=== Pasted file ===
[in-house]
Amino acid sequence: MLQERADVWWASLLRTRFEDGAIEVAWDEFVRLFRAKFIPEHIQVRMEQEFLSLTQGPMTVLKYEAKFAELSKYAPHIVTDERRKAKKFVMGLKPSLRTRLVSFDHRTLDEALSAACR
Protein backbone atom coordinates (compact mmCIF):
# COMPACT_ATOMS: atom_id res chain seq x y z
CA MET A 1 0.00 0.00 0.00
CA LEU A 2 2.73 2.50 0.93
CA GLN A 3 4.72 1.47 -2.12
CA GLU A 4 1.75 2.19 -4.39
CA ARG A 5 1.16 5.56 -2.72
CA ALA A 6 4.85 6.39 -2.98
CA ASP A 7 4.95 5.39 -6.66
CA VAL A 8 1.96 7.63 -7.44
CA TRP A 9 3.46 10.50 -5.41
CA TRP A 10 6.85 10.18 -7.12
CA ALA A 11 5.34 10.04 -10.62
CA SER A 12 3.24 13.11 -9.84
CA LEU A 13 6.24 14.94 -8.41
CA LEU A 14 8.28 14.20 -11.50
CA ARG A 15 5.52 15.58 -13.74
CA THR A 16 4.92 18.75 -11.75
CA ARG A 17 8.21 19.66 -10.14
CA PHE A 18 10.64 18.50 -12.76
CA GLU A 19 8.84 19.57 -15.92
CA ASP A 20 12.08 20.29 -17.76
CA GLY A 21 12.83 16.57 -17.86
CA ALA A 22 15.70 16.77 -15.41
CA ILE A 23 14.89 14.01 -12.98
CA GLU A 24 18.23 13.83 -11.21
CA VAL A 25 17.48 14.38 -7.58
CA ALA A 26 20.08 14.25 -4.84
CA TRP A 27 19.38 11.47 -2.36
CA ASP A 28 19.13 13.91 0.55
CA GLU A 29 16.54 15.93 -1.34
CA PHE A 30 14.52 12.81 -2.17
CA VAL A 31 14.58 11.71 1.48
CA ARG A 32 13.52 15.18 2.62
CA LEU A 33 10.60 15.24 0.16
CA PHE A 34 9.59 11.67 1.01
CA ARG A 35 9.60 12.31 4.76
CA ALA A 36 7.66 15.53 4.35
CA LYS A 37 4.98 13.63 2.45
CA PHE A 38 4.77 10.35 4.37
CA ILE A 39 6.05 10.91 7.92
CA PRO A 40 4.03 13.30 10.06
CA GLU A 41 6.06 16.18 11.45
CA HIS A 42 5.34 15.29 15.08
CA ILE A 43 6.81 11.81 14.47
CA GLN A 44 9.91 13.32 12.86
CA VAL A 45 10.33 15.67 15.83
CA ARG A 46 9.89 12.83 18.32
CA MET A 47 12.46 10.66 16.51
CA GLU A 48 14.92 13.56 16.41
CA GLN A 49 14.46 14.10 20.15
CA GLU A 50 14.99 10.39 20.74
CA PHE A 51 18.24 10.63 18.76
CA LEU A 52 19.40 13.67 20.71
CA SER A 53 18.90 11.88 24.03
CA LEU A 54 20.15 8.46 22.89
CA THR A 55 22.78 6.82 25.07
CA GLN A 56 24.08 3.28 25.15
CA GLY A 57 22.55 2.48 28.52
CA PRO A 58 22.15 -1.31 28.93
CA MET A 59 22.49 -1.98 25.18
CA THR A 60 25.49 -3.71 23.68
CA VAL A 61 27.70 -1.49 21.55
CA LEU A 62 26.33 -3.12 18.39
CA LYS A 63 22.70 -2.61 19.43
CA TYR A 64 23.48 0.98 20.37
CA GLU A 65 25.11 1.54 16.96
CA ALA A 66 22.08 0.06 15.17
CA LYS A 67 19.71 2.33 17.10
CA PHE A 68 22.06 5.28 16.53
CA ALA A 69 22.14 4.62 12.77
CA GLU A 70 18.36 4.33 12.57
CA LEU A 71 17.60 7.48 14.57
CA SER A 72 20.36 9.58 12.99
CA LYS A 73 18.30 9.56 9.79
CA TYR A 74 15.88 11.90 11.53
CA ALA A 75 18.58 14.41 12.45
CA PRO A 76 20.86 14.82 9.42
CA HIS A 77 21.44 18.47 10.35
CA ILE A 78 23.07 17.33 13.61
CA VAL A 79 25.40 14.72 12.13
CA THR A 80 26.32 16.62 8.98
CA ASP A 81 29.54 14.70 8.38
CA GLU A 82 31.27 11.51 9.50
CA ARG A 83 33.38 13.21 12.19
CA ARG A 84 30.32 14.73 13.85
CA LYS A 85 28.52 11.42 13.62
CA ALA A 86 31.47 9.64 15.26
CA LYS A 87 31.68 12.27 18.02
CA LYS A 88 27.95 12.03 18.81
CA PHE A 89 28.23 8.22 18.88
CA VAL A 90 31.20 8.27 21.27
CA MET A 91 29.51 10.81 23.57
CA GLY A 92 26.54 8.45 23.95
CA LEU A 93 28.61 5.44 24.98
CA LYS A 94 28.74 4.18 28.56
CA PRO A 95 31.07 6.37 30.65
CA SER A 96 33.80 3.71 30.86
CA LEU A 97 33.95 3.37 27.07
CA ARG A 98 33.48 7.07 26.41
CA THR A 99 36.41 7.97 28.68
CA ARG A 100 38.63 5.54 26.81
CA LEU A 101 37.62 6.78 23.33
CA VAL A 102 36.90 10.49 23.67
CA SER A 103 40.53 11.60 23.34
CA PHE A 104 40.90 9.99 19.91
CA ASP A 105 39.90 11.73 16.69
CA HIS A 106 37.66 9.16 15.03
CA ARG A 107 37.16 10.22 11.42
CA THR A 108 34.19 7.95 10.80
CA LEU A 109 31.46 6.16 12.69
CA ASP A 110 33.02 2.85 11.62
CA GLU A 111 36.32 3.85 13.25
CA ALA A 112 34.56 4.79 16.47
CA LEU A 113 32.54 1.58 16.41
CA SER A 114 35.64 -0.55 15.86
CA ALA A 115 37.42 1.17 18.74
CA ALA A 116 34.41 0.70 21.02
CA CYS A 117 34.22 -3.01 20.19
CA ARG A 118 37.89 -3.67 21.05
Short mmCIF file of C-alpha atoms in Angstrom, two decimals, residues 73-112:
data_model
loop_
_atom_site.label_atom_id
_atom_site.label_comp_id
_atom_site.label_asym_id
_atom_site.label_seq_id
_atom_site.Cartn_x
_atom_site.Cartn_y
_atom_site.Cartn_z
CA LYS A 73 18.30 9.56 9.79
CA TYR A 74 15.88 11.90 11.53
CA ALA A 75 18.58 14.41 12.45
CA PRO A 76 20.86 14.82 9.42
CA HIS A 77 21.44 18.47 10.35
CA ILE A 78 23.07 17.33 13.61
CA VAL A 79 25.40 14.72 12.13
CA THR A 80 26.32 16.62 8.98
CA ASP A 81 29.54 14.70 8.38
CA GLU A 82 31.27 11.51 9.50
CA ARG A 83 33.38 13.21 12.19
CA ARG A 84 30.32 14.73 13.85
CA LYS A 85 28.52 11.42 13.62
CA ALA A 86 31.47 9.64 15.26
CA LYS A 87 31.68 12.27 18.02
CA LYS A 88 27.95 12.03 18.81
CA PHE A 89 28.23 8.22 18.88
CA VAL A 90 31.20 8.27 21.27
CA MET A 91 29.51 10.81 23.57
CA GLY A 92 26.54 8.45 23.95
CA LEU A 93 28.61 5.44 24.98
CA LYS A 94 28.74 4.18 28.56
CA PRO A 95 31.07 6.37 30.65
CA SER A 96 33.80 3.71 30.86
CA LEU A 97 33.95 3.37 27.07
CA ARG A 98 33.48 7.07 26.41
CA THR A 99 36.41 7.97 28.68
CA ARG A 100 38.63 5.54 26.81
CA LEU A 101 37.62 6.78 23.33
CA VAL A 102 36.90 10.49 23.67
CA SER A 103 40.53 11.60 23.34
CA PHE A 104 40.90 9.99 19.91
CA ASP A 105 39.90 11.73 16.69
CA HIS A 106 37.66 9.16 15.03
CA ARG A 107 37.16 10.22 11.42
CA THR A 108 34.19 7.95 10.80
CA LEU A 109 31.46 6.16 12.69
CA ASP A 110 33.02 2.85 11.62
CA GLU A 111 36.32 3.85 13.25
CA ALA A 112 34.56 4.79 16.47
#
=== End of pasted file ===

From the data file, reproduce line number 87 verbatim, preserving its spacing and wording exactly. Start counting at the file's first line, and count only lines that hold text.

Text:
CA ARG A 83 33.38 13.21 12.19